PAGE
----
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Al cielo Duetti da camera (1)

Ah che non può più vivere, duetto
Ahi quanto è fiero, duetto
Al cielo occhi simili ben siete, duetto
Col pensiero vi bacio, duetto
O fortunato quel fiumicello, duetto
Piagarmi non può il cor, duetto
Vaghe calme d'amor, duetto

Sonata II, op. 2, 2
Sonata III
, op. 2, 3
Sonata VI,
op. 2, 6

Silvia Frigato, soprano
Sara Mingardo, contralto
Francesco Galligioni, Carlo Zanardi, viola da gamba
Ensemble “gambe di legno”

fra bernardo fb 1210192

The title of this disc alludes to the vocal duets in the first place, but could also refer to the sonatas for two low string instruments which are interspersing the vocal items. In fact, both genres have various things in common. Both are dominated by counterpoint, and there are many passages in which the two voices imitate each other. The slow sections are often quite expressive, and the vocal duets sometimes follow the form of the trio sonatas, for instance Al cielo occhi simili ben siete which is in four sections.

Benedetto Marcello was a remarkable figure in the musical landscape of his time. Like his contemporary Tomaso Albinoni he was a dilettante, as he called himself. Moreover, he was critical about the musical fashions in his time, especially in regard to ornamentation, which he considered often excessive. In some ways one can see him as a forerunner of the likes of Gluck and Tartini who aimed at more ‘naturalness’ in music. In 1720 he published - anonymously - the treatise Il teatro alla moda in which he sharply criticised the ‘bad habits’ in contemporary theatre.

The seven vocal duets on this disc are part of a collection of 84 which have been preserved in manuscript, and are now part of the Biblioteca Nazionale Marciana in Venice. The form of the duet was quite popular in the late 17th and early 18th centuries. This kind of pieces were performed at the courts of aristocrats and in the various academies in Italy. One of the most famous composers of duets was Agostino Steffani.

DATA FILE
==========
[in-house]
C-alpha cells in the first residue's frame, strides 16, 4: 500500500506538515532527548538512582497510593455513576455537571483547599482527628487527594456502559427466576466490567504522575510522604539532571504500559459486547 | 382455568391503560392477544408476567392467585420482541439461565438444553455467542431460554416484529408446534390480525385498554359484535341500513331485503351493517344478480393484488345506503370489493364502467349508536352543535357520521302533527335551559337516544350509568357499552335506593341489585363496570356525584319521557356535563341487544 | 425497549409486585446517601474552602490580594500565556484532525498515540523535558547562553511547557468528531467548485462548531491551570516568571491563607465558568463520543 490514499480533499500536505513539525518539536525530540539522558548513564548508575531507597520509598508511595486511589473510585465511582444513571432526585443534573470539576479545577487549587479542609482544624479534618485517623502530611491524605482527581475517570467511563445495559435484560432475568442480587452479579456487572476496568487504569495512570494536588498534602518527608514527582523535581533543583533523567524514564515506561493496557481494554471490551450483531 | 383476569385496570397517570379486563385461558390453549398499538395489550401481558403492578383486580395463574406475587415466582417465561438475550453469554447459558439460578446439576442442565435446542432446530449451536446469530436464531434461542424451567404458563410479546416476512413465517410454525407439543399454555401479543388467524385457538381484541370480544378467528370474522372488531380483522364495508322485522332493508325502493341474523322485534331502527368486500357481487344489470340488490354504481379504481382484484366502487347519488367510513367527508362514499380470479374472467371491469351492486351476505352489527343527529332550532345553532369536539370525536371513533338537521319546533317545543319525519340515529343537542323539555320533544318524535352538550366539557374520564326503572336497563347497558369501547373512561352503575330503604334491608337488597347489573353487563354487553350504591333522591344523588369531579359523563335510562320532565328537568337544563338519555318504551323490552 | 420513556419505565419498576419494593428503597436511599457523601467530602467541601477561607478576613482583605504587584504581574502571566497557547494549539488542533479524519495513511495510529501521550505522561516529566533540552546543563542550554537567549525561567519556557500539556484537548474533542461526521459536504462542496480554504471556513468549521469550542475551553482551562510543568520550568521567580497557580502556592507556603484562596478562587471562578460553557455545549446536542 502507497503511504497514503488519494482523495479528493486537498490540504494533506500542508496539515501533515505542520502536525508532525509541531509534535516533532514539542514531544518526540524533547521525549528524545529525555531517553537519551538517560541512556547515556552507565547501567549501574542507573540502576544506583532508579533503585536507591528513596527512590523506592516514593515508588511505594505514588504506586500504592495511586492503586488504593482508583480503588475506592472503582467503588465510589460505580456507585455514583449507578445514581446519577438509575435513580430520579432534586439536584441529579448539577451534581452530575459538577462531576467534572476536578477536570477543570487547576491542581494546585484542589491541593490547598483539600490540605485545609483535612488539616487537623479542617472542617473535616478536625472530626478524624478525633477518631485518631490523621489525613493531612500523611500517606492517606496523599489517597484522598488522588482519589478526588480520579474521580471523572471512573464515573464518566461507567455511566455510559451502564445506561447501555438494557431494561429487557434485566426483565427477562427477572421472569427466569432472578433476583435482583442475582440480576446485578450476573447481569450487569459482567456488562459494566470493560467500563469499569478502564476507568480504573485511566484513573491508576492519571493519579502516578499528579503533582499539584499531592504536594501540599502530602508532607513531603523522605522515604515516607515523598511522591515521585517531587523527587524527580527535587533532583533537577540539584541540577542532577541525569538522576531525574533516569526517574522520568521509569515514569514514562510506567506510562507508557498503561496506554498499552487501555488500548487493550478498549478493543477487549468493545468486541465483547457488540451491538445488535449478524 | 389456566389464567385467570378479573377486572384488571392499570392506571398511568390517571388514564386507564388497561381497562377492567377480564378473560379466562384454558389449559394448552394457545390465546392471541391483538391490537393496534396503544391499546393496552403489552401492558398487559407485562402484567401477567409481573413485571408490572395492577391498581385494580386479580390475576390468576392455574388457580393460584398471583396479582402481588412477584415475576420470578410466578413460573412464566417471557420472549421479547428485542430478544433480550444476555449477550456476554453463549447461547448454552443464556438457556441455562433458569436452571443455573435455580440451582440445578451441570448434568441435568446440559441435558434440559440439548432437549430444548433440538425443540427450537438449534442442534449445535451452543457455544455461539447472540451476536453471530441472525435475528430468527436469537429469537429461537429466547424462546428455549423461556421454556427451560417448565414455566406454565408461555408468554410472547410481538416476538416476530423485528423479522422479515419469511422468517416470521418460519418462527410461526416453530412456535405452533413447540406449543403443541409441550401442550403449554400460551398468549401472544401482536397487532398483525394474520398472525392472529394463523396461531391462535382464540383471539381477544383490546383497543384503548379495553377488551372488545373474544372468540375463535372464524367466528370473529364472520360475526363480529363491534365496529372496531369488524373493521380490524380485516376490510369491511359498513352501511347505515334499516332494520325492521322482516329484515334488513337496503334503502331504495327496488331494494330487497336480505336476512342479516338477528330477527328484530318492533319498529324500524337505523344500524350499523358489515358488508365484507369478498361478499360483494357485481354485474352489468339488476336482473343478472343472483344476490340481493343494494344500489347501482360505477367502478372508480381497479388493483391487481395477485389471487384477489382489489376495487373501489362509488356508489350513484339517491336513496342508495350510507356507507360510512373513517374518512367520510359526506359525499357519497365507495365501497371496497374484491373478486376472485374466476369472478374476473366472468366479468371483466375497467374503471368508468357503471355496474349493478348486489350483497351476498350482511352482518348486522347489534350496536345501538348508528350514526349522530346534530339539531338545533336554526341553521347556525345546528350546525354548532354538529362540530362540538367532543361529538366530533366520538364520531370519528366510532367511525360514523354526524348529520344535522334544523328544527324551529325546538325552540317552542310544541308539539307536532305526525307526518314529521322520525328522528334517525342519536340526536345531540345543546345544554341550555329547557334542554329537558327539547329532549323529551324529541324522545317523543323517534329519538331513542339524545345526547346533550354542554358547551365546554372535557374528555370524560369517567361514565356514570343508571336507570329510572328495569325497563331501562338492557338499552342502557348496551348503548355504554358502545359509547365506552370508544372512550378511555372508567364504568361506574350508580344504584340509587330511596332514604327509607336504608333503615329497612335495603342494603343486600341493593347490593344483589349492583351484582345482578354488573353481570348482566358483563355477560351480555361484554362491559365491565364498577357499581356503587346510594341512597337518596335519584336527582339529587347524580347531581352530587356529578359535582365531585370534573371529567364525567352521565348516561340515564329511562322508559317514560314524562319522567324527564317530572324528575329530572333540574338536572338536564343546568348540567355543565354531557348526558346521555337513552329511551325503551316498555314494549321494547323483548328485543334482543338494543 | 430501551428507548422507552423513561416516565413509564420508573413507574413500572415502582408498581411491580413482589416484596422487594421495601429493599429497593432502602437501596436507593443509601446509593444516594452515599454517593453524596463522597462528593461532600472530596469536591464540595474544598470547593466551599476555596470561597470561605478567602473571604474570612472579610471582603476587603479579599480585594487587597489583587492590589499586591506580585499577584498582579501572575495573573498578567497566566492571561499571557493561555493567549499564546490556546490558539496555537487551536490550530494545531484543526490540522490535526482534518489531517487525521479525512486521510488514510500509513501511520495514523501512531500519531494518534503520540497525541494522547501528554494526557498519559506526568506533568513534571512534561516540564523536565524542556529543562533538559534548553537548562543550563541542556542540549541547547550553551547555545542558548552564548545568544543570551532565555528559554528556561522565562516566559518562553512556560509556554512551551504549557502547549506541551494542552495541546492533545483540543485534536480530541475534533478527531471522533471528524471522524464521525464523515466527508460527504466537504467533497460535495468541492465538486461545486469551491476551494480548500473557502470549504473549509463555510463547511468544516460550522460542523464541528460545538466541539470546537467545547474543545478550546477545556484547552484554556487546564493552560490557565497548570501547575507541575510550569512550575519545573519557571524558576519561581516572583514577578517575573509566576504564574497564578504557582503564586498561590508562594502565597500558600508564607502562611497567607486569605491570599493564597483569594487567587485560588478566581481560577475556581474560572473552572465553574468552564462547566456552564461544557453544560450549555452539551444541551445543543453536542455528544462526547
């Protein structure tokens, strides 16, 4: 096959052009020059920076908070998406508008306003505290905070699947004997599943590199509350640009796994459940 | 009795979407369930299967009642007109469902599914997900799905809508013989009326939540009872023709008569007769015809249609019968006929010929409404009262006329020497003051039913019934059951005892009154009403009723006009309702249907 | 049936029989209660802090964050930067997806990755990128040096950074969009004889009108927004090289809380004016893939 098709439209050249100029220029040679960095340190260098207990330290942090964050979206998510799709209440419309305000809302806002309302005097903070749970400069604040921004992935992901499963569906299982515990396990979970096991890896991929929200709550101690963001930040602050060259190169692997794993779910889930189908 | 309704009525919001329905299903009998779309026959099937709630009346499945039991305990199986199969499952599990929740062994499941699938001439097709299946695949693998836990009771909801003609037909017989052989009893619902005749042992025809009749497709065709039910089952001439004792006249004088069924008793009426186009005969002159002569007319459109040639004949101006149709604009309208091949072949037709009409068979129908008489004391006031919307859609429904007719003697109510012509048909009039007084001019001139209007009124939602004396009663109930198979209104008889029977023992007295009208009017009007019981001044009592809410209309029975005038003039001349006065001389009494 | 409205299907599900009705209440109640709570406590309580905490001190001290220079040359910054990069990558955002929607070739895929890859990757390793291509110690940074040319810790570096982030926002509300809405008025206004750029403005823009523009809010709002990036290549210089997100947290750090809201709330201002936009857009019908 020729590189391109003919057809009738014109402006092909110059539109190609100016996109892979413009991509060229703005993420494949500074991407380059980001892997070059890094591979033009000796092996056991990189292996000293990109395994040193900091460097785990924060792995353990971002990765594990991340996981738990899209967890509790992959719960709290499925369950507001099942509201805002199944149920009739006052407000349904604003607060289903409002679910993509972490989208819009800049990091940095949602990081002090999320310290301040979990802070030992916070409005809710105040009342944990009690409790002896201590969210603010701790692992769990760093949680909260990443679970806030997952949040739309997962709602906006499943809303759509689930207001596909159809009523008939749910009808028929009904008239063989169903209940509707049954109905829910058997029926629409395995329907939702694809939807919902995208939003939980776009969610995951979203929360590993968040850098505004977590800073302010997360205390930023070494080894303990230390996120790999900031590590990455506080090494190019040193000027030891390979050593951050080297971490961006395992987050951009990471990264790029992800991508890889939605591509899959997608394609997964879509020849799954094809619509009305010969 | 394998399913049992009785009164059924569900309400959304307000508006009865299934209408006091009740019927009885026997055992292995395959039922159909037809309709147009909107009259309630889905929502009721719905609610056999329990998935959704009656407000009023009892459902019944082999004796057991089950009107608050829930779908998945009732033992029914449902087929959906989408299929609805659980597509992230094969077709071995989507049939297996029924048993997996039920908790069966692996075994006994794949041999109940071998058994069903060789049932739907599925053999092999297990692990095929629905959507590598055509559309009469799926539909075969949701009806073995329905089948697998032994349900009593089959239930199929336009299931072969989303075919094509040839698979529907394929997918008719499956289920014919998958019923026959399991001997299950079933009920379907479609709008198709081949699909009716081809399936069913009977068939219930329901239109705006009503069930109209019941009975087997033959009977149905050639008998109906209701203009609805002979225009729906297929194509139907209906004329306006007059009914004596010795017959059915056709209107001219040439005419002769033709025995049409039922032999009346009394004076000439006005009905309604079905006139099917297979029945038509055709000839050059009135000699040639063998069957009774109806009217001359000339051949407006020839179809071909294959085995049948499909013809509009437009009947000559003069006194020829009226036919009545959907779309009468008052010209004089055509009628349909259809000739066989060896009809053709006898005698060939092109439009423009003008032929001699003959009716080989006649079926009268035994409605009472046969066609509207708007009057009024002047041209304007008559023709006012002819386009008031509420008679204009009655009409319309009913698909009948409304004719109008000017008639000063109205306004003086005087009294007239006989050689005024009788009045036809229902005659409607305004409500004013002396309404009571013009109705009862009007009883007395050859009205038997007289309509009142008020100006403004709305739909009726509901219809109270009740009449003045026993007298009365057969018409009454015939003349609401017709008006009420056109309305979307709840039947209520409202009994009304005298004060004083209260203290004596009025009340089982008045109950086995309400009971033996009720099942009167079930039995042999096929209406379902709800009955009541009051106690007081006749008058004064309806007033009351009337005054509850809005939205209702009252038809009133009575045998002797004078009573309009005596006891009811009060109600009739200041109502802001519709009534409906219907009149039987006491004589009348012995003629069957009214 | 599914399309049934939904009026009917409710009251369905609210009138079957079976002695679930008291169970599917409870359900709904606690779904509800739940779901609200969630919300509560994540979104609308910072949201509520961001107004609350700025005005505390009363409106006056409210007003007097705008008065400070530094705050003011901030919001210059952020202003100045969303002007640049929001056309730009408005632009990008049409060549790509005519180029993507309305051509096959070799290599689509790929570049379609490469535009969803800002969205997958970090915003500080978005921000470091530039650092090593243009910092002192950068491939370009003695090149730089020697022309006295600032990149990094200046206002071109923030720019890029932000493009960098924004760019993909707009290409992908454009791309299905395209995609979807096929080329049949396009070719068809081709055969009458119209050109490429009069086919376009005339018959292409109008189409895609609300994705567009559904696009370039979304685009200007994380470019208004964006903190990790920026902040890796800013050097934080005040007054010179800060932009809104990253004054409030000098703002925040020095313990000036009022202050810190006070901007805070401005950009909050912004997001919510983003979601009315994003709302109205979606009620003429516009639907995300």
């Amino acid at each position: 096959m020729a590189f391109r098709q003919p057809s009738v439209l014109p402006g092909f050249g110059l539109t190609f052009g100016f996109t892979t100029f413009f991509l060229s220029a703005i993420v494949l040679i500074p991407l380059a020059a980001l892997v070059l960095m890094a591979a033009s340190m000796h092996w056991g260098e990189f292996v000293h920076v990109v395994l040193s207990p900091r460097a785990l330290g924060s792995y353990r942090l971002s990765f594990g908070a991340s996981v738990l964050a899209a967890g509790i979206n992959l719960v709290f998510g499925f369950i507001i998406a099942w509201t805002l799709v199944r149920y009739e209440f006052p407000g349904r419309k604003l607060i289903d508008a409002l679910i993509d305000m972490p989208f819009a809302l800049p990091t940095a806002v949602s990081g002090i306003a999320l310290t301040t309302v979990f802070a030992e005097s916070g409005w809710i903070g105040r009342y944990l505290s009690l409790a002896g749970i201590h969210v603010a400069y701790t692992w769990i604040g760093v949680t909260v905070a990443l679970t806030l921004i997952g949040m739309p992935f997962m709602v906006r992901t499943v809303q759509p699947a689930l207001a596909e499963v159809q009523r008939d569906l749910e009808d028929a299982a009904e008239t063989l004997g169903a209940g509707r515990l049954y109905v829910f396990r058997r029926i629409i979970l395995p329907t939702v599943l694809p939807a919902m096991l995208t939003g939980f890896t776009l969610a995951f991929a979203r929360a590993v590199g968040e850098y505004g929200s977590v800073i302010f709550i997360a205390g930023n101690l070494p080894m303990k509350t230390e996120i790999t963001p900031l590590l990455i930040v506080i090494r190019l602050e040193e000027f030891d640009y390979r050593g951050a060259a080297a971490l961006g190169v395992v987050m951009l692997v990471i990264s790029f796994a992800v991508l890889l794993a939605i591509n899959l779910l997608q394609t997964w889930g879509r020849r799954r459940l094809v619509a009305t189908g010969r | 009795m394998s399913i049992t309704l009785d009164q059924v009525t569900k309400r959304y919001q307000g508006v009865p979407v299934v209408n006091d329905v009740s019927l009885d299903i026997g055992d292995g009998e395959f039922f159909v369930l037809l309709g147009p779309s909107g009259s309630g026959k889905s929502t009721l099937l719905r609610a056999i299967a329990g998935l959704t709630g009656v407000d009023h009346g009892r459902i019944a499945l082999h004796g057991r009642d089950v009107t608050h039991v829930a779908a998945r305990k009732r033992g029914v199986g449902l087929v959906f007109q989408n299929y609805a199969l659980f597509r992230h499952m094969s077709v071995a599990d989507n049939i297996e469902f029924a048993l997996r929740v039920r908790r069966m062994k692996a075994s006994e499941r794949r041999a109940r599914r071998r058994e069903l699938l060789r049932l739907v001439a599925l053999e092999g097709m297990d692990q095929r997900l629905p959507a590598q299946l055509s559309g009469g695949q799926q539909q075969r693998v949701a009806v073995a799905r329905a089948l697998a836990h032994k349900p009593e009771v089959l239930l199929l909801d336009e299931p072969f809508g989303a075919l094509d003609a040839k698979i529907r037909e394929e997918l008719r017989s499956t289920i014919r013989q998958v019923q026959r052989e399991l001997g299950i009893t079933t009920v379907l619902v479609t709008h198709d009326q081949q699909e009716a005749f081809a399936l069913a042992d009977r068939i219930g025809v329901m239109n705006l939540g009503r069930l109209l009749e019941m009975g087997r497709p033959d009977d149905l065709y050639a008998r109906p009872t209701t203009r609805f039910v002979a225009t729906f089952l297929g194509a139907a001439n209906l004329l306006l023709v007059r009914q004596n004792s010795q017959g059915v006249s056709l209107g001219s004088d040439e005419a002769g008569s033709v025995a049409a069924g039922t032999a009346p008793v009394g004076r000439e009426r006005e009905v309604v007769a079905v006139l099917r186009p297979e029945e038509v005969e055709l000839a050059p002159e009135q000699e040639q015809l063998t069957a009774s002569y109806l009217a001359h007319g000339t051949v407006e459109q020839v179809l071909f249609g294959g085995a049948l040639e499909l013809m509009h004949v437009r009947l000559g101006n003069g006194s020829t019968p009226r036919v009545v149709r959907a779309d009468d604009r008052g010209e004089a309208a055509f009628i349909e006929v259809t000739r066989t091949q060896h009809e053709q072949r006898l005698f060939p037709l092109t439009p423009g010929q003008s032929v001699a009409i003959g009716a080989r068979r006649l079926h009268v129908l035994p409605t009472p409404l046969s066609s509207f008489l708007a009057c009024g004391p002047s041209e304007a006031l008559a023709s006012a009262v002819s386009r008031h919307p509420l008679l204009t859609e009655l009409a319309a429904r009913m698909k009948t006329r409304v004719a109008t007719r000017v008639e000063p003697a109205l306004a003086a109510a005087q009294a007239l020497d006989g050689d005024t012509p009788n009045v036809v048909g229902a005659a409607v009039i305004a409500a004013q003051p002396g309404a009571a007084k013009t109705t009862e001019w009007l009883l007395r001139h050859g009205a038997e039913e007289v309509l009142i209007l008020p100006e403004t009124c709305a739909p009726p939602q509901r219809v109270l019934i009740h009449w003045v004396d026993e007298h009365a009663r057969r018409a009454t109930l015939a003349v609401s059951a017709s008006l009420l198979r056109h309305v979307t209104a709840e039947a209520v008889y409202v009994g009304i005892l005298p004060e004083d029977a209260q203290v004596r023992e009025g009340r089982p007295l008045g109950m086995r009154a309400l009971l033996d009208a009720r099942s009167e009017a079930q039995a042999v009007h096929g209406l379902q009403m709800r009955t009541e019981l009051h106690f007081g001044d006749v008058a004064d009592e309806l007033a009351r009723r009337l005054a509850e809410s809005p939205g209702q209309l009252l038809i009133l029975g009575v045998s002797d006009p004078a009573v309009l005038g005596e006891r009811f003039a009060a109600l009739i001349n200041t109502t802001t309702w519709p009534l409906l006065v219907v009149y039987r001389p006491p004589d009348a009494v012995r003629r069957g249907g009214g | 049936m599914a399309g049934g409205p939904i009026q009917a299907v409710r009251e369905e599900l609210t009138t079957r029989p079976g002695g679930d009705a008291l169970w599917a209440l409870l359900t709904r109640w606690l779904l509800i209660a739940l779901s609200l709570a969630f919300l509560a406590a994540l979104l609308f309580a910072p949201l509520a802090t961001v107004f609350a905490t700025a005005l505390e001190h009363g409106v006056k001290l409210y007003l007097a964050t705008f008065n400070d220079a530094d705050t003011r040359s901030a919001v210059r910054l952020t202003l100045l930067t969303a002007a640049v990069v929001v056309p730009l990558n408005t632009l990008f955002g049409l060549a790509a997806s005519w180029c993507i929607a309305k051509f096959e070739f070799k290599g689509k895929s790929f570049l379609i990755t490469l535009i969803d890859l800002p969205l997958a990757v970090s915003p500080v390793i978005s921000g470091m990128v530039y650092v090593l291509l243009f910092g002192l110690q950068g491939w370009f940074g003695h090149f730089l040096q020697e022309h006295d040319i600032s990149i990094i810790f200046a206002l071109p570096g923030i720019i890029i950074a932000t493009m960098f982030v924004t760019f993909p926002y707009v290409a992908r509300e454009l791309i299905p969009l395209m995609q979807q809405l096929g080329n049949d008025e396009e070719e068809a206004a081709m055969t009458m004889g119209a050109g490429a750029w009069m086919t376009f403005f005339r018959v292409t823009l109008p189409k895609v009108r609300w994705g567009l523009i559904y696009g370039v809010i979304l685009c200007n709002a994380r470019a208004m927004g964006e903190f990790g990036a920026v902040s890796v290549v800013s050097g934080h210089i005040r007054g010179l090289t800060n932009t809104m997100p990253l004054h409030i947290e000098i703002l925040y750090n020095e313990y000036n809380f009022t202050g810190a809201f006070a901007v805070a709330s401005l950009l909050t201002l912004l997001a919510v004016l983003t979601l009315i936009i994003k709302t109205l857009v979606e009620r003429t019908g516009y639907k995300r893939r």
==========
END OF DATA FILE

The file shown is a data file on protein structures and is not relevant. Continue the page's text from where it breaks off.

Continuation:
There is quite some variety in the texture of these duets. I already referred to the form of the trio sonata. Piagarmi non può il cor begins with a dacapo aria, followed by two sections which are not repeated. Col pensiero vi bacio has the traits of a concerto: it is in three sections, with a central episode which has some recitativic traits and a high amount of expression ("Consumed in your presence I'll burn still"). Vaghe calme d'amor is in four sections; the last is a repeat of the first. Ahi quanto è fiero and Ah che non può più vivere have an ABA structure, just like an opera aria. The A section is highly expressive, which in the former cantata is partly due to daring harmonies.

The sonatas follow the model of the Corellian sonata da chiesa. They are scored for two cellos or two viole da gamba. This is remarkable as in Marcello's time hardly any music for the viola da gamba was written in Italy. In his liner-notes Bernhard Trebuch suggests that the alternative scoring was probably inspired by commercial interests: this set of six sonatas was printed in Amsterdam, and in various countries in Europe the viola da gamba was still in vogue. He could well be right; even so, it is notable how well these sonatas fare on viole da gamba as in this recording. I don't know if any of these sonatas have ever been recorded before, but it seems to me that they are a worthwhile addition to the viola da gamba repertoire. This is very good stuff, and as the title page of this disc bears the addition (1) it is to be hoped that a second disc will include the remaining sonatas from this set.

They are given very fine interpretations by the two gambists of the ensemble who play with engagement and fully explore the expressive features of various movements. Silvia Frigato and Sara Mingardo are equally convincing in the vocal duets. The latter often uses quite a lot of vibrato in live performances and recordings. She doesn't avoid it here, in contrast to Silvia Frigato, but she keeps it more under control and as a result the two voices blend well. The balance between them is mostly satisfying; only here and there Ms Frigato tends to dominate a little. The performances are quite expressive, also thanks to the excellent delivery. The ensemble gives excellent support.

In short, this is an interesting disc in regard to repertoire, and highly enjoyable from a musical point of view. I am looking forward to the second volume.

Johan van Veen, 21 October 2013

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